Work to restore electricity at Fukushima-Daiichi was halted yesterday when white vapor (steam or smoke) was seen rising from the top of units 2 and 3.

Reactor-by-reactor, system-by-system summary from JAIF on 22 March

Reactor-by-reactor, system-by-system summary from JAIF on 22 March; yellow indicates abnormal/unstable; red means damaged/nonfunctional/unsafe

Workers were evacuated as a precaution, although according to TEPCO parameters relating to the unit 3 reactor pressure vessel, reactor containment vessel, and monitored environmental data remained constant. As of Tuesday morning, the white vapor from unit 2 lessened, and the grey vapour from unit 3 turned white, which TEPCO interprets as a favourable indication. 

As a result power connection work now continues, with hopes of providing power to units 2 and 4 today, according to the Japan Atomic Industrial Forum.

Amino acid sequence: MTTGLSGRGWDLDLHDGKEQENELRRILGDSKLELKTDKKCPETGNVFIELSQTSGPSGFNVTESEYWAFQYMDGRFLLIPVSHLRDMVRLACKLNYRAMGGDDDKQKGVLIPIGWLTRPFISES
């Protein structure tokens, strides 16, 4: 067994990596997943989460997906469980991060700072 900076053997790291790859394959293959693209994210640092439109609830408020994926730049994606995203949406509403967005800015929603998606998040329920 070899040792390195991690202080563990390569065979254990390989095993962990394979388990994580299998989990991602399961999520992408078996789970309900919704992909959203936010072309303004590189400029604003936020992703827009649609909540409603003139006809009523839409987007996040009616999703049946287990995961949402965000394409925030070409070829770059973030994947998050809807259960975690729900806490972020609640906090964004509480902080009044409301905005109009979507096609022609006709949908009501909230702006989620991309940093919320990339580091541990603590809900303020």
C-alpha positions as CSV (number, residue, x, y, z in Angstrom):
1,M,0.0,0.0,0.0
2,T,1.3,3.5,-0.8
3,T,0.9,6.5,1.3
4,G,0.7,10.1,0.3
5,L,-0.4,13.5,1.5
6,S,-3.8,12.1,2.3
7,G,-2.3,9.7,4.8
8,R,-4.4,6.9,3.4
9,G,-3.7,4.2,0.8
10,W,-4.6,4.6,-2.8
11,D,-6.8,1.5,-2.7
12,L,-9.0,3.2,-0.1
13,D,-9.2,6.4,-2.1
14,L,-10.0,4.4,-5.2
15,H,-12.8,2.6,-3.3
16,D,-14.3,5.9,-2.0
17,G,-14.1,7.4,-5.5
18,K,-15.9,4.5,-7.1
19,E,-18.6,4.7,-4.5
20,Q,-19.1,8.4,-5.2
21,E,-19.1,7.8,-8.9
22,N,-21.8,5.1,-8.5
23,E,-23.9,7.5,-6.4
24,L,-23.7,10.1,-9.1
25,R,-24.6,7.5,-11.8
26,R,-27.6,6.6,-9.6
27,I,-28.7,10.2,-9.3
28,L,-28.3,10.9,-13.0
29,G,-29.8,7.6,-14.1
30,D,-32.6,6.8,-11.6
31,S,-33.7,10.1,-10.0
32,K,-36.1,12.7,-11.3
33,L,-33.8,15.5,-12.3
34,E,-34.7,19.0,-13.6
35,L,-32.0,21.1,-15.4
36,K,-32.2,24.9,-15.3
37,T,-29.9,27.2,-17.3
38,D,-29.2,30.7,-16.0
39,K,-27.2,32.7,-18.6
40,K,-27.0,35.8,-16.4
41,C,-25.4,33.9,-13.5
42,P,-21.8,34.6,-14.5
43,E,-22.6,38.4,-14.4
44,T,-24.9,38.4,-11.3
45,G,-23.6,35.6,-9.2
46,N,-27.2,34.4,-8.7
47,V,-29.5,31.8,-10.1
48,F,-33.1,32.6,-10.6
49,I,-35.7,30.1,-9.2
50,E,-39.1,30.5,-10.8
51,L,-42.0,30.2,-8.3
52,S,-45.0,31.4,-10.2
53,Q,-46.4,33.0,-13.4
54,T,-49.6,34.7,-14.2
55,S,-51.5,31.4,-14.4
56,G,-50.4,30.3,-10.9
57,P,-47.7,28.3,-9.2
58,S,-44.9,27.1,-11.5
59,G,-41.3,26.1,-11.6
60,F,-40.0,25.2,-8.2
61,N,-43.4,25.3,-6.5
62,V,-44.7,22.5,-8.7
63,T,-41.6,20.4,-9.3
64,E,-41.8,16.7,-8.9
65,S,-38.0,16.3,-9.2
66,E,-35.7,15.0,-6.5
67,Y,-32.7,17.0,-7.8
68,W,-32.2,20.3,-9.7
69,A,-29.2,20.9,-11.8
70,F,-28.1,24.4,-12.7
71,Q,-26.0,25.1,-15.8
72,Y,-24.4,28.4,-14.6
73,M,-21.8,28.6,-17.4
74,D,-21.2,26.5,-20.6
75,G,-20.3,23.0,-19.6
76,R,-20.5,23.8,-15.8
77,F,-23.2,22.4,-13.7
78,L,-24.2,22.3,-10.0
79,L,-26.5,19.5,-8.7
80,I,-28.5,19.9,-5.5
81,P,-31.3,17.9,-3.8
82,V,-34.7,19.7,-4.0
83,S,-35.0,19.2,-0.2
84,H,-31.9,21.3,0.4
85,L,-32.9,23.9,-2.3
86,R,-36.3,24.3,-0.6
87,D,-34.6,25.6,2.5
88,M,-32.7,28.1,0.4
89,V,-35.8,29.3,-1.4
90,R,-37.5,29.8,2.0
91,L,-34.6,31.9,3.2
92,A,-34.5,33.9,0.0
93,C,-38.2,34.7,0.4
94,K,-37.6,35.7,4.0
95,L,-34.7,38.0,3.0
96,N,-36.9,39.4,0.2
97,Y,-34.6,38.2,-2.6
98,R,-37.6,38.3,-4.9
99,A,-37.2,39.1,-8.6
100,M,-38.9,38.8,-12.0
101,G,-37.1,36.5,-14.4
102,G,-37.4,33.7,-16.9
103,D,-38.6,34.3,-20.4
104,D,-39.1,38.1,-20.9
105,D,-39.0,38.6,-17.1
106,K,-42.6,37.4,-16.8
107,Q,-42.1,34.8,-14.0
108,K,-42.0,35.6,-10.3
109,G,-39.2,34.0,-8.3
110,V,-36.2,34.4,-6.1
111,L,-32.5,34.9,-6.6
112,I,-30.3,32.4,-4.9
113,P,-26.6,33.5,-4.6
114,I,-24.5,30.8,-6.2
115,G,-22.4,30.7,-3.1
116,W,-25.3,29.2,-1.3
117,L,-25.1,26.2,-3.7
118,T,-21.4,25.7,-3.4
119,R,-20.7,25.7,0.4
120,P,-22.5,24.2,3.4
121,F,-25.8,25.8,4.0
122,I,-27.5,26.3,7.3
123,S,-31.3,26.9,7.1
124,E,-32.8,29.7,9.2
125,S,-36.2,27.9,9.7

Also, JAIF reported that the Tokyo fire department and Osaka fire department continued to spray water on the unit 3 fuel pool today. Reactor spent fuel pools are outside of containment and are near boiling point. If sufficient water boils away, exposing the fuel, radioactivity could be released.

Radioisotopes were detected in the seawater around the unit 1-4 discharge canal on 21 March. Levels of iodine-131, caesium-134 and caesium-137 were 127, 25 and 17 times legal limits, respectively. In addition, levels of cobalt-58, iodine-132 and caesium-136 were detected, but below legal levels.

Site staff have been using seawater to cool the reactor cores of units 1, 2, 3 and 4 as an emergency measure.

An additional sampling programme is scheduled for 22 March around the Daiichi coastal sea area, and at the Daini coastal area, to examine the extent of diffusion.

FilesReactor-by-reactor, system-by-system summary from JAIF on 23 March